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    (Original post by bad8oy)
    Your view of reality for yourself is just very mediocre and thats why your average..
    You're*

    And yes, Very happy to be average
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    (Original post by Reue)
    Believe me, even if I weren't to do all that we would still be far from rich
    Statistically you are....

    Feel free to correct me, but my guesses are you're making AVCs of £150/month after tax relief, mortgage over payments of £400/month, investments of £150/month?

    £700/month gets a sod of a lot extra on top of your current standard of living.

    Depends what you define as rich though, personally I'd say its the top 25%, others say its the top 1%. But I find it difficult to find another word decribing people with earnings better than 9 out of 10 of others.
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    (Original post by Quady)
    I believe Reue earns massively more than you do, or indeed, will do for a good number of years.

    Having high self confidence doesn't change the realities.
    Also probably a lot older then me though...I also won't start earning money till I'm 25.

    Realities are different for each person though. Everyone has a different reality. What's realistic for one person might not be for another.
    Each individual can work harder for what they want and make things happen though. You're in control of your own future. If you end up average it's your own fault. That's what I'm trying to say. If your happy being average then by all means be average it doesn't bother me lol.




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    (Original post by Wisefire)
    I have. I've got one extremely wealthy guy who literally said his dad could help me get into banking, and he owns a Ferrari Enzo/he's very much up there...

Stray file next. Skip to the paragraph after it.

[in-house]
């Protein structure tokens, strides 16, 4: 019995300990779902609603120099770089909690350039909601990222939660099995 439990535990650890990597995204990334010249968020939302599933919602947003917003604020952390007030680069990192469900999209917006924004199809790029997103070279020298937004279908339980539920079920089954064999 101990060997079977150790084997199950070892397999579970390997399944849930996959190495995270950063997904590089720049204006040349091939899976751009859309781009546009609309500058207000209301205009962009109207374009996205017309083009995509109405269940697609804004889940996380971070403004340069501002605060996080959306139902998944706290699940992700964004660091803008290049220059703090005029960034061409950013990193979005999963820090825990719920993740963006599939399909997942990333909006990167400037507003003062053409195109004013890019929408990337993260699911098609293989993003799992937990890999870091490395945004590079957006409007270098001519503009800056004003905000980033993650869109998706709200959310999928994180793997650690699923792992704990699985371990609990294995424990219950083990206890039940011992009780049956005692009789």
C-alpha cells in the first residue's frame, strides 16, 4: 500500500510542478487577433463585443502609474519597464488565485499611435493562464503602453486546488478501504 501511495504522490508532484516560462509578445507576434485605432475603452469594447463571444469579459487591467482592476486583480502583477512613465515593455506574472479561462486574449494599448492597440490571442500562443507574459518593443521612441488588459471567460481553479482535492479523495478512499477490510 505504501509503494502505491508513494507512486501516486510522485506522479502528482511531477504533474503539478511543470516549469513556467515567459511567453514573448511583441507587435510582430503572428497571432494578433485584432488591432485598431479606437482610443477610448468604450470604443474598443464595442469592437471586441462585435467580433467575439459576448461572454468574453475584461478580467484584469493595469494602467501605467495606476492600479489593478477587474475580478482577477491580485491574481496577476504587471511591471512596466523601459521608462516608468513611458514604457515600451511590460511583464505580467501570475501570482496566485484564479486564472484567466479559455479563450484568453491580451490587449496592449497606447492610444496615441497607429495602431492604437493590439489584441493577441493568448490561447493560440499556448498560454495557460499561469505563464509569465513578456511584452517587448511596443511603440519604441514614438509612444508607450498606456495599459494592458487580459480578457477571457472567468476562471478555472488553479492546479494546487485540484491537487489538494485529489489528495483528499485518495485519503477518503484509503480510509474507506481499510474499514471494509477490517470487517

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    If you've got someone who can"help you get into banking", you've got more advantage in the field than the vast majority of the population so count yourself lucky
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    (Original post by Quady)
    Feel free to correct me, but my guesses are you're making AVCs of £150/month after tax relief, mortgage over payments of £400/month, investments of £150/month?
    You could pretty much double your numbers and be about right

    (Original post by Quady)
    Depends what you define as rich though, personally I'd say its the top 25%, others say its the top 1%. But I find it difficult to find another word decribing people with earnings better than 9 out of 10 of others.
    The difference between the top 1% and the top 2-10% is huge, whereas the difference between the top 2-10% and the top 80% isnt all that much.

    Remember my household is also (currently) childless, I ride a cheap motorbike which gets over 100miles to the gallon and our heating/electricity combined bill is around £30 a month. We live very cheaply. If we were to live averagely for those on our household income level; all the AVCs/Overpayments/Investments would drop dramatically.
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    (Original post by bad8oy)
    Lol I will earn that much haha, maybe even more. The thing is ill work for it, make sure I get through med school and then either work for my uncle or do my own thing in pharmaceuticals. Either way I'll make sure I'm on £100k at 32. The only way that isn't gonna happen is if I drop out of medical school. I'll make sure I get through it though...